Ways sideways, under, backwards seem to be more the theme in Kats Fukusawa‘s butoh Fragment of Adam, choreographed by Katsura Kan. In clownish white gear, holding a bouquet of blood-red roses, Fukasawa flops across stage; the resulting mess of powder and petals appeals and appalls. In slo-mo, he extends one finger, all his fingers, then his hand, until finally he’s waving back and forth all the way across his face, like a transatlantic immigrant in a black-and-white film. Thudding delta-level music gives way to bells, wind, waves, and the mostly earthbound Fukusawa gets active, hopping around frenetically with arms and legs extended, like a cross between a baby bird and the Vitruvian man. Does all this constitute a step forward for Fukusawa? Hard to say. He holds the eye for a good long time here, definitely. But am I the only one oppressed by the didactic turn of so much butoh, its “your little mind shall be blown!” insistence? Also, why can’t American butoh (which both dancer and choreographer reference in the program notes) relate a little more to its context, as Japanese butoh originally did? All this othering needs a little grounding to be truly mind-blowing.

With her long flexible limbs, Mary Ann Bradley seems built for epiphanies and angelic interventions, but she declares independence from that version of herself with SubVert, a dance film/performance choreographed and directed by Shawn McConneloug (with a dream team of Nor Hall, Andrew Welken, and Chris Lancaster collaborating). SubVert haunts the lobby, hallways, and rooftop of the Southern in the company of a strangely driven ditz who runs into, among other things, a wax foot, a cicada in a sardine can, a miniature version of herself, and a dark diva with batwing lashes and three claw toes. Bradley convinces in this minor key as she hasn’t been convincing me lately in the major, and you’ve got to rejoice for a dancer who’s learned something about herself and charged boldly into new territory. But I wish SubVert had more impact overall. It sinks towards the trivial — too much ditz and jitter, not enough diva and shiver.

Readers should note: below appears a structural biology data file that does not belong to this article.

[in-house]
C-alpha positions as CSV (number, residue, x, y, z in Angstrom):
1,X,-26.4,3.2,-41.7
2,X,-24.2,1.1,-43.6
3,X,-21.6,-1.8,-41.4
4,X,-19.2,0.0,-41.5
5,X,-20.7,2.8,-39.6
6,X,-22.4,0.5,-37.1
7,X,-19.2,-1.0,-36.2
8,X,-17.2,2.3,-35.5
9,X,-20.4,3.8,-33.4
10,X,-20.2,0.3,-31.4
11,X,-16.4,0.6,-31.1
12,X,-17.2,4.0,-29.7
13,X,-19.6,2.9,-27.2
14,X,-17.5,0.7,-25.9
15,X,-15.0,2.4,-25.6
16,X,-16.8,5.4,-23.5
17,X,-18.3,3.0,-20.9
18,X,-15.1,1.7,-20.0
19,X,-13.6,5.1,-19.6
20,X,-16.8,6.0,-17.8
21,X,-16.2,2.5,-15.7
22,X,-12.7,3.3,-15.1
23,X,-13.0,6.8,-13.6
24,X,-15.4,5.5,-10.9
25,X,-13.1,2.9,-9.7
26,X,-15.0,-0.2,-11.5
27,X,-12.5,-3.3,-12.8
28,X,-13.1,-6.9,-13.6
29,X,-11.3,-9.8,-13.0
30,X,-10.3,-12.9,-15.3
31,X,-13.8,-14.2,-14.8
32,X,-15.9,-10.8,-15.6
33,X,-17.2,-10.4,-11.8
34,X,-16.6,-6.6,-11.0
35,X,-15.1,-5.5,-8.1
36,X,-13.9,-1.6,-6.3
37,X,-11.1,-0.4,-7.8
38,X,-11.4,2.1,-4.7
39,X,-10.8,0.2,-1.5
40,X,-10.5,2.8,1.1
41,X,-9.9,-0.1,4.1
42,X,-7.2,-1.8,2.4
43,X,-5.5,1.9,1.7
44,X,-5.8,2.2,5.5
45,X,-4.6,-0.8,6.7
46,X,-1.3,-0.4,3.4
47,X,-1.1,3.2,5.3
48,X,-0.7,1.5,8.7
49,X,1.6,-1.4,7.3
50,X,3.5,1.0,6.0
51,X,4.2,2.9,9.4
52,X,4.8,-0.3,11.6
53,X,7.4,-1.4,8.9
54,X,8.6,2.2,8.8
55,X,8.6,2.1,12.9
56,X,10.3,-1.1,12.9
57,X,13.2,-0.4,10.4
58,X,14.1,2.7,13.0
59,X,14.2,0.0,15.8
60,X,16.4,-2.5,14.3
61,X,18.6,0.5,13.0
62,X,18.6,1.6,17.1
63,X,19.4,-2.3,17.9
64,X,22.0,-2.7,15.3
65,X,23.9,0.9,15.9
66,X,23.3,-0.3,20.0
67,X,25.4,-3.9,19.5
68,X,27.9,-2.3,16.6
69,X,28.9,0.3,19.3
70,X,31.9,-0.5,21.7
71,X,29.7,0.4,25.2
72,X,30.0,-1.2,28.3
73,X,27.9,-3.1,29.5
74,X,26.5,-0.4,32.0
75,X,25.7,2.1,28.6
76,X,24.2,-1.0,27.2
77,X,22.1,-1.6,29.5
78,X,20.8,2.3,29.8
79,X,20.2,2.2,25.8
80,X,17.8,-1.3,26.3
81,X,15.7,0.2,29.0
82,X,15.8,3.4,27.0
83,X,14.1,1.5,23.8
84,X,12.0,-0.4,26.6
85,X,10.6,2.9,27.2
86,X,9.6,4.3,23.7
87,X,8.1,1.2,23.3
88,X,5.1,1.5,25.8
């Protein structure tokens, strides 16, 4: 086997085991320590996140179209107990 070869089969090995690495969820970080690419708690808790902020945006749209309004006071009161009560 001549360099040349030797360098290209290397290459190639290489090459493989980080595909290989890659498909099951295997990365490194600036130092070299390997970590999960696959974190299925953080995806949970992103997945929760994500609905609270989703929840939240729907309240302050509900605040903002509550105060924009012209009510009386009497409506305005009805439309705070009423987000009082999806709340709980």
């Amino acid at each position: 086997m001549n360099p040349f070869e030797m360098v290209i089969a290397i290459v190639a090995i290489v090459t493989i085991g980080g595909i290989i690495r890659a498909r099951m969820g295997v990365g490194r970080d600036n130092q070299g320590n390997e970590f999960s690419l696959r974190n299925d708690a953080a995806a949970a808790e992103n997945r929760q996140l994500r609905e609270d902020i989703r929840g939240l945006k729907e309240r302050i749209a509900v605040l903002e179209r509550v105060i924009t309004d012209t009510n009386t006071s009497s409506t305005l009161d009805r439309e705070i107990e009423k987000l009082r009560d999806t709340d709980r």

SOLO is the dancers’ chance to show off their transformations in progress — where they’ve been, where they’re going, what they have that we knew nothing about.